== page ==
Joint pain can be extremely painful, even crippling. Sadly, pets can suffer the effects of pain and mobility associated with joint problems too. With veterinary care, however, suffering can be reduced.
Here’s what you need to know to help your pet:
What is hip dysplasia?
Hip dysplasia is a form of degenerative arthritis of the hip, a painful and often crippling disease, due to malformation of the ball and socket/hip joint—the ball and socket do not come together properly, causing rubbing and grinding of the hip rather than smooth movement—resulting in limited mobility and soreness, sometimes in the extreme.
What are the symptoms?
- Pain in hip joins
- Pain upon touching the area
- Abnormal gait
- Decreased mobility
- Decreased range of motion
- Difficulty standing
- Difficulty climbing stairs
- Difficulty jumping
- Reluctant to engage in physical activity
- Crying or whimpering with movement
- Muscle loss/muscle atrophy
- Joint looseness in early stages
- Arthritis in later stages of the disease
- Increased muscle mass in the front shoulders as front legs work harder to compensate
What causes hip dysplasia in dogs?
- Genetic predisposition/susceptibility
- Overweight/obesity causing stress on the joints
- Condition of pelvic muscles
- Environmental factors causing stress on the hip joint(s)
Who is at risk?
Certain dog breeds are more susceptible, such as:
- German shepherds
- Great Danes
- Saint Bernards
- Golden retrievers
- Chesapeake Bay Retrievers
- Basset hounds
- Old English Sheepdogs
- English bull dogs
- French bull dogs
- Neopolitan mastiffs
How is hip dysplasia diagnosed?
Your veterinarian will perform an exam, observing your pet’s range and ease of motion, abnormalities in gait and stance, as well as noting the degree of pain with movement. The veterinarian may manipulate the legs to test the looseness of joints and to check for any grinding. Severity of pain upon touch will also be noted.
X-rays, or radiographs, will help to determine the extent of hip dysplasia.
What you can do
- Restrict the amount of exercise your dog has per day
- Go on short, 10 minute walks more often as opposed to one or two lengthy walks of 30 minutes or more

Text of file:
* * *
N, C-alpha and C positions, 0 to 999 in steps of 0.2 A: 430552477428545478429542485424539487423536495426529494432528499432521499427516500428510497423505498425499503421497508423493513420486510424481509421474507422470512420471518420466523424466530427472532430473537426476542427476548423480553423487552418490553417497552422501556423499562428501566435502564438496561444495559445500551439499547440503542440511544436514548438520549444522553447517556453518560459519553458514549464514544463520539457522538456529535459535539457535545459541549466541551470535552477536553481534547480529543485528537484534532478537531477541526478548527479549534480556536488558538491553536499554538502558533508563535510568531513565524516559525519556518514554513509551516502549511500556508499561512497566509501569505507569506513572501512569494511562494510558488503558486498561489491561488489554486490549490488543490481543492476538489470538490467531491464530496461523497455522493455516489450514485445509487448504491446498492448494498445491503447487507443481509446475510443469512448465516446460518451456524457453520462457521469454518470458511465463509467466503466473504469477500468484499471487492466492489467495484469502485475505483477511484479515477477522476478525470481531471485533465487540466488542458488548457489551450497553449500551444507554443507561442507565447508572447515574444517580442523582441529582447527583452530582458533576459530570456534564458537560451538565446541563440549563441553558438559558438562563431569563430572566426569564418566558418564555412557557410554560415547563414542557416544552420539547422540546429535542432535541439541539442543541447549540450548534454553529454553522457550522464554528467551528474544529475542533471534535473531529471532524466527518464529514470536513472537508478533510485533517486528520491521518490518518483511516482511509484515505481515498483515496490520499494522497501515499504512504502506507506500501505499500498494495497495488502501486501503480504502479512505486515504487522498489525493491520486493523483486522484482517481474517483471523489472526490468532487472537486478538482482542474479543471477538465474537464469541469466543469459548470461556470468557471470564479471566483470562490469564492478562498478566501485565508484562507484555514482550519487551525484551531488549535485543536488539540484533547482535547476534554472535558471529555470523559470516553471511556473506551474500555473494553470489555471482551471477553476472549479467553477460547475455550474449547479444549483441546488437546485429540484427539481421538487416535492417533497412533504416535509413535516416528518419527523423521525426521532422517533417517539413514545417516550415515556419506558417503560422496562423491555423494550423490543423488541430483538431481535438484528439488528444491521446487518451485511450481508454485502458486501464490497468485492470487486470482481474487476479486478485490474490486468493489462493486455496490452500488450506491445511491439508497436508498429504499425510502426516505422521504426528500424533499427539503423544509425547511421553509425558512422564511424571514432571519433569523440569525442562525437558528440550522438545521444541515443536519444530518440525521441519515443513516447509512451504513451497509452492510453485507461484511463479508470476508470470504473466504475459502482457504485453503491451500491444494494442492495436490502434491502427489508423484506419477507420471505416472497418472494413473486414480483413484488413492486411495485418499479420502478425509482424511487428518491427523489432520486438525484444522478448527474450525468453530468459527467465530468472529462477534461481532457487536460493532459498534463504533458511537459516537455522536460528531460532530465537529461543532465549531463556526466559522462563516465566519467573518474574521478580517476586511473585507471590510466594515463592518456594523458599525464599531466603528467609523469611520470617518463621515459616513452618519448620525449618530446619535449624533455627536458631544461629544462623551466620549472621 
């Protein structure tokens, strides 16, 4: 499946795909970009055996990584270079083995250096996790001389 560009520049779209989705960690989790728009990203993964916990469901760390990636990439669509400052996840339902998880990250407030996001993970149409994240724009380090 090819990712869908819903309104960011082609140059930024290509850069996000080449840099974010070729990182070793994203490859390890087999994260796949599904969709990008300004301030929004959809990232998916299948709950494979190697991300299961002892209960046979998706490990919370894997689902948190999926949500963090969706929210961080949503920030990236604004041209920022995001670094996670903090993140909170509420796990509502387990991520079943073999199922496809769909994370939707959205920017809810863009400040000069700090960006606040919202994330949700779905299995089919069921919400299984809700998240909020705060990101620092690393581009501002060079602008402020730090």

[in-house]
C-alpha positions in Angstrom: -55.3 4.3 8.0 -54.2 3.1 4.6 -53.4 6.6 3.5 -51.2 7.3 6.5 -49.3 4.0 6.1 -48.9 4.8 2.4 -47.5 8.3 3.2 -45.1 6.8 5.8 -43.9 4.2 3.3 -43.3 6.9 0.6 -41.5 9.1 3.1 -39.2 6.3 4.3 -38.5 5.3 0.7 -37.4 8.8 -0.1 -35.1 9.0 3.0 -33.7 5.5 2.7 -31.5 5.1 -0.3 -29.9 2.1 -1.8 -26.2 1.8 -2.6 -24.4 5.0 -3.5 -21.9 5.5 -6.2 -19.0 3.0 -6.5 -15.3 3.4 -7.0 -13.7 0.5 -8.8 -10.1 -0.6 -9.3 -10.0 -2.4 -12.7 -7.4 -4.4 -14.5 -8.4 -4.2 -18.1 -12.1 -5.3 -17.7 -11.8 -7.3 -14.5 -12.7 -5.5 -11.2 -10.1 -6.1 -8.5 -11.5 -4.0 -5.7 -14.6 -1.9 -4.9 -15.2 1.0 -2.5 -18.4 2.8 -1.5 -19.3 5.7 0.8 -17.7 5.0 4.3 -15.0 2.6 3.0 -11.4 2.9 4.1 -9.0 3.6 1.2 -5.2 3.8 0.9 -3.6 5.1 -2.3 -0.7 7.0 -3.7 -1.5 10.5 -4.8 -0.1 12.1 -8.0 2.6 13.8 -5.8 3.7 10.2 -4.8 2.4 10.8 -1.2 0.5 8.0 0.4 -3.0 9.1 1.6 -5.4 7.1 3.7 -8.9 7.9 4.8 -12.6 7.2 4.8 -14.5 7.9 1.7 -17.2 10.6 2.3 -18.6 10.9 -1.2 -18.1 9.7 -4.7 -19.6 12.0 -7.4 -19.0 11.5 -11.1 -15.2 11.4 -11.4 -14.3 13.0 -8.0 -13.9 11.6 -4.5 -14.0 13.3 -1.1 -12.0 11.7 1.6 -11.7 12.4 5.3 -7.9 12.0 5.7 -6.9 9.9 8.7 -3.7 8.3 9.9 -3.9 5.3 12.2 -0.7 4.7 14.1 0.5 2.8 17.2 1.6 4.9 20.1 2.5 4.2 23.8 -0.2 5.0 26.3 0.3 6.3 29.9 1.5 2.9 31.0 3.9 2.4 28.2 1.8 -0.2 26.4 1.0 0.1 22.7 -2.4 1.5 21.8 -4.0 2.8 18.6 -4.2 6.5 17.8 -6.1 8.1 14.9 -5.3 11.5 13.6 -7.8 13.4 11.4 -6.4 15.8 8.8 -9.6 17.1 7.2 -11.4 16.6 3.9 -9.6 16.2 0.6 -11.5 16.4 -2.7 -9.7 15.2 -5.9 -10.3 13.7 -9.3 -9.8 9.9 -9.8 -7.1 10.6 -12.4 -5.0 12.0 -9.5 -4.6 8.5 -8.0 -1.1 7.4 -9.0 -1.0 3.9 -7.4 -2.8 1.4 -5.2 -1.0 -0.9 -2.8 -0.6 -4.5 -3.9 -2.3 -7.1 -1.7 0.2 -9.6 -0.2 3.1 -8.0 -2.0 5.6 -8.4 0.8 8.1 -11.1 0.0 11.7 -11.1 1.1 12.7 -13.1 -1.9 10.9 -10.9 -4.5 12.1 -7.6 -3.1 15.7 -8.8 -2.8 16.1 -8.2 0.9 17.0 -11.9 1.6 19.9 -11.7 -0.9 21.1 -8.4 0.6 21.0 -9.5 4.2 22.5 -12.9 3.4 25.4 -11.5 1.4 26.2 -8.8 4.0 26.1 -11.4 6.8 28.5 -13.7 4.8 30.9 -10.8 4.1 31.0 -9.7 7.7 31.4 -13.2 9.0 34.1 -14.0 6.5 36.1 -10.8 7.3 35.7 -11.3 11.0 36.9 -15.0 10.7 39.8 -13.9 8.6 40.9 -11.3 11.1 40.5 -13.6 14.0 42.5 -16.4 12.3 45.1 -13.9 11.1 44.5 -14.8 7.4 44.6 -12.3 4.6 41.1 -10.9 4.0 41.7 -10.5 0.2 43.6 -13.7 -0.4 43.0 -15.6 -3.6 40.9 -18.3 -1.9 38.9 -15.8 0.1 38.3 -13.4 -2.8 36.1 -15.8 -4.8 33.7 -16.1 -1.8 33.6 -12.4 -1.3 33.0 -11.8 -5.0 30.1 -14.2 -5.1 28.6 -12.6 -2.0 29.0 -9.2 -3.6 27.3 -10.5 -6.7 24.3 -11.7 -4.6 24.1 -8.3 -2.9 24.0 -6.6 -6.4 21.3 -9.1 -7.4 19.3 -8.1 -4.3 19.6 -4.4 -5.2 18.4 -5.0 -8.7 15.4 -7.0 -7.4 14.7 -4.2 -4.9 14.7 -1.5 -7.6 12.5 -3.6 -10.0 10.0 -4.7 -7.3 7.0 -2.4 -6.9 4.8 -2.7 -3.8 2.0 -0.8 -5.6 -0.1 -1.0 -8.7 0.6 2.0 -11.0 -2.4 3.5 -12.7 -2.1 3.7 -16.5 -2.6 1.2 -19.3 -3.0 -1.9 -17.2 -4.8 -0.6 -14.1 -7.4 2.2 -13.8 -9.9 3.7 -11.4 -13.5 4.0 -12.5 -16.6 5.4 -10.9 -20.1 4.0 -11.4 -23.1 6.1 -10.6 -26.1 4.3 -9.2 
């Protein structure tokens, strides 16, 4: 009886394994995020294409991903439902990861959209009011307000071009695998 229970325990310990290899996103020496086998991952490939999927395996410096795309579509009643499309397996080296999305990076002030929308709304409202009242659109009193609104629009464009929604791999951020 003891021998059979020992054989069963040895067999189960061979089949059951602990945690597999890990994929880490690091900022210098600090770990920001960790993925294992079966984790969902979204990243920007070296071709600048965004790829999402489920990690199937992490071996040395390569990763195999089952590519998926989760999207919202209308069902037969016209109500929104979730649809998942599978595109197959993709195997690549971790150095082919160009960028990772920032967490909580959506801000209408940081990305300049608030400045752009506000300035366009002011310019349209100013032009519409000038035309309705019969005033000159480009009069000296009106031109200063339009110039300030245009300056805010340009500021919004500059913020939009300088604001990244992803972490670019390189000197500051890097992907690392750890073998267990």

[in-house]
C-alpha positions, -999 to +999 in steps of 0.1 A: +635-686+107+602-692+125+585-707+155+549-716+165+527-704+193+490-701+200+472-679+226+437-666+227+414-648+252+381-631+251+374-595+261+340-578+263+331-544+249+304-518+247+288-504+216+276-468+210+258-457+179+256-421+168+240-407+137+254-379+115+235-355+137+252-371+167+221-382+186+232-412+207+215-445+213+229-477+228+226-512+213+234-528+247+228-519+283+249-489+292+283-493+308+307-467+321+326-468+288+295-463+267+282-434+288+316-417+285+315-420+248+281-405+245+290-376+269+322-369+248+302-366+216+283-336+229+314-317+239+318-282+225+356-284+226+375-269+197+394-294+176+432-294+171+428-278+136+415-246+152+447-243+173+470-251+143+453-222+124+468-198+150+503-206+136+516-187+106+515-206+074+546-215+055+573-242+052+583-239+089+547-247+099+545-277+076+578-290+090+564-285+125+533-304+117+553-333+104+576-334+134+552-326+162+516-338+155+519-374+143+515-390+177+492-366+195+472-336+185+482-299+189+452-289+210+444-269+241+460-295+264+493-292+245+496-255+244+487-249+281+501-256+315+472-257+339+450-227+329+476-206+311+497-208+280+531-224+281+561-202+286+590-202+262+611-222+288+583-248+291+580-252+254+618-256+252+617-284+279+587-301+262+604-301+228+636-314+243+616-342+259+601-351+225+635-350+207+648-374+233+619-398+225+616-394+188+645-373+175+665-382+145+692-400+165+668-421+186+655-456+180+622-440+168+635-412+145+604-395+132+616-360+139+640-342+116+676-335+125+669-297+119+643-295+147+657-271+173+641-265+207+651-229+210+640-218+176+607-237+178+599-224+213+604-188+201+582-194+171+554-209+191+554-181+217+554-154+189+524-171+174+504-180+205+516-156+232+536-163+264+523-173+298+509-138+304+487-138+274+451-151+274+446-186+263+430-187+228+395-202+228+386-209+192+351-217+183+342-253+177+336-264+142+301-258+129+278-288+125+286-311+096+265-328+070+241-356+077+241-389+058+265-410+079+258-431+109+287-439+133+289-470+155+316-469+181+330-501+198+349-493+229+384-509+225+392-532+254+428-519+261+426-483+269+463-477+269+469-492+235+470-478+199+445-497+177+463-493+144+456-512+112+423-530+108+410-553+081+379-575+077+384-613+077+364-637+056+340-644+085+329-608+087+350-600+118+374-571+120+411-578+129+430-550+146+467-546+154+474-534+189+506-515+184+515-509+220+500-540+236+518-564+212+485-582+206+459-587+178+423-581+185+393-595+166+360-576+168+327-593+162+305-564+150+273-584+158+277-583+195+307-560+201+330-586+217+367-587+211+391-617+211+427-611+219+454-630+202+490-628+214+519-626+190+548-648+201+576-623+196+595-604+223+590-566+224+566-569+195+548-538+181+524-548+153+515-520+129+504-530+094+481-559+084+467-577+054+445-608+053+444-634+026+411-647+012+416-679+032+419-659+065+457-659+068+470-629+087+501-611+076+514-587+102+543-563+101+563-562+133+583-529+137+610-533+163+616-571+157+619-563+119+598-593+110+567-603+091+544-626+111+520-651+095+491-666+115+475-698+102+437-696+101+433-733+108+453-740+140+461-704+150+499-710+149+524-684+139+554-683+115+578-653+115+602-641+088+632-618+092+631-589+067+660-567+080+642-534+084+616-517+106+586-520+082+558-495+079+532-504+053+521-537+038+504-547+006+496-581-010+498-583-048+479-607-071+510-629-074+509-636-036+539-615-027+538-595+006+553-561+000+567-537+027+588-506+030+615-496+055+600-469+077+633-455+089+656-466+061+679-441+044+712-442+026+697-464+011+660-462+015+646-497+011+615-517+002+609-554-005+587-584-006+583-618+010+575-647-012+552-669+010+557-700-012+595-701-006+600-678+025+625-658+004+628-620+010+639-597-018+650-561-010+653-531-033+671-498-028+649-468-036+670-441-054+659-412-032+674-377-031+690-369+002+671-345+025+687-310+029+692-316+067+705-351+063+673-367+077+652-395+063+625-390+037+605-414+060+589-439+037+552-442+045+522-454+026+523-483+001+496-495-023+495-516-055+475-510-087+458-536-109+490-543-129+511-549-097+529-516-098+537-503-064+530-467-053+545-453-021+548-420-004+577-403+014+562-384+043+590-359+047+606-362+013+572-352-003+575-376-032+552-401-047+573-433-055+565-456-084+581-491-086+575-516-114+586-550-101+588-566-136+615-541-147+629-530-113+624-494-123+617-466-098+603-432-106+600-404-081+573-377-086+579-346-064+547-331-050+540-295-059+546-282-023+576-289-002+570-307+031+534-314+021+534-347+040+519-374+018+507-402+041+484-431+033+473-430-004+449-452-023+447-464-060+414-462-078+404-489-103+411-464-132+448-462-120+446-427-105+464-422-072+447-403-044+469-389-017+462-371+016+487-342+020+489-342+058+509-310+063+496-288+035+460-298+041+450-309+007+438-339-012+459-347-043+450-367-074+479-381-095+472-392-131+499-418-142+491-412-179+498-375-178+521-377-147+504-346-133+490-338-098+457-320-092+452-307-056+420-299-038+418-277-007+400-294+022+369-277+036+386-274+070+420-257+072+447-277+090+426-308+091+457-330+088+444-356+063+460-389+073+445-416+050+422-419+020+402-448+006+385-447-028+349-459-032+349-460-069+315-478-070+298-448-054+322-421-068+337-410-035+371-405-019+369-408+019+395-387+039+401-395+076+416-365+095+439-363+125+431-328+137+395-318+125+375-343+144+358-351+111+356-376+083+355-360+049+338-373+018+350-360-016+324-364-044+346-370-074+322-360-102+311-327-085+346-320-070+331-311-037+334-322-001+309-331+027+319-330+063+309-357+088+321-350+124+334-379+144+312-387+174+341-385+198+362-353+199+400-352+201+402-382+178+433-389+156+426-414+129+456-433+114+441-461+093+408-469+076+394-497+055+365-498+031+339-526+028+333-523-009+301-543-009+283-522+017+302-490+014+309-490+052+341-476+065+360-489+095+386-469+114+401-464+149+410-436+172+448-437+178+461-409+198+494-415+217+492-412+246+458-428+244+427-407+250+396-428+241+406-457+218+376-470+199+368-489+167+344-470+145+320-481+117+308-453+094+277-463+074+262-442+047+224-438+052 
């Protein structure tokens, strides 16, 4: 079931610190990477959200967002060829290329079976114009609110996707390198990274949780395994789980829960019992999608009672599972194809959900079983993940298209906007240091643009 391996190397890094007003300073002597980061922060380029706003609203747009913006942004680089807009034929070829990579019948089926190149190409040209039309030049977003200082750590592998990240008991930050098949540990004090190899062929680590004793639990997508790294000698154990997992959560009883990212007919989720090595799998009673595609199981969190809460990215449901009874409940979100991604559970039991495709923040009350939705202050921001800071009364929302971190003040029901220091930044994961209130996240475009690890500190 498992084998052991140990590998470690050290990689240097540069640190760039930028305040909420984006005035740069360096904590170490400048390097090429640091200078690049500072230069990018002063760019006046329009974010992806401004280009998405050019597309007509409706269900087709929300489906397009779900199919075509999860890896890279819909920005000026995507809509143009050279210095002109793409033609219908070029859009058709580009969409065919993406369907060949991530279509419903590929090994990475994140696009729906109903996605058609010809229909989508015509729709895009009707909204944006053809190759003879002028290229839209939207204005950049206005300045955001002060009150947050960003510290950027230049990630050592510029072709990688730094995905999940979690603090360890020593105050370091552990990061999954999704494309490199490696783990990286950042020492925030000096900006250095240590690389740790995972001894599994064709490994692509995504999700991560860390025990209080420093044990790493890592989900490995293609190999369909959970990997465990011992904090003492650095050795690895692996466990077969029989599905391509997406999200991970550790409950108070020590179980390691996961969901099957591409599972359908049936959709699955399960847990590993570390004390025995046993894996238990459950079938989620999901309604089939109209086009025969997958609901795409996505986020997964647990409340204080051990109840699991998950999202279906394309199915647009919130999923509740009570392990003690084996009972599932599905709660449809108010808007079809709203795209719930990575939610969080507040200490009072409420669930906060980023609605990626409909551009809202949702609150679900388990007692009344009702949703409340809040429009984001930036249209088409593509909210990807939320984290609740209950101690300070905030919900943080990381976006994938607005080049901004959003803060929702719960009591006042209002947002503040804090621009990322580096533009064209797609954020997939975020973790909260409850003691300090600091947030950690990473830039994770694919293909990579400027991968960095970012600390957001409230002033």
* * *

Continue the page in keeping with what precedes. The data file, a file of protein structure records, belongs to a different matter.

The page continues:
- Do not let your dog jump from high heights
- Take your dog swimming as a form of exercise to put less stress on the hip joints
- Do not walk your dog on icy surfaces, and keep him/her off slippery floors
- Raise your pet’s food and water bowls so they are not flat on the floor, to reduce the amount of bending required to eat and drink
- Give your pet an orthopaedic bed or cushions to sleep/rest on
- Provide a ramp for your pet to get onto high places, such as the sofa
- Take your pet to a veterinarian IMMEDIATELY if your pet is in pain
- Be sure to let your veterinarian know what you have observed at home
How a veterinarian can help
- Dietary supplements such as Omega 3 fatty acids and antioxidants can help to keep your pet’s joints healthy
- If needed, a diet aimed at weight reduction for obese pets can help to reduce pressure on the joints
- Anti-inflammatory medications/corticosteroids may be prescribed to treat inflammation of the joints
- In some cases, medication can be prescribed for pain
- Physiotherapy can help to build muscle surrounding the affected hip(s).
- In some cases, surgery may be recommended
What is the prognosis?
With medical treatment and proper-at-home care, many pets with hip dysplasia live long and happy lives.
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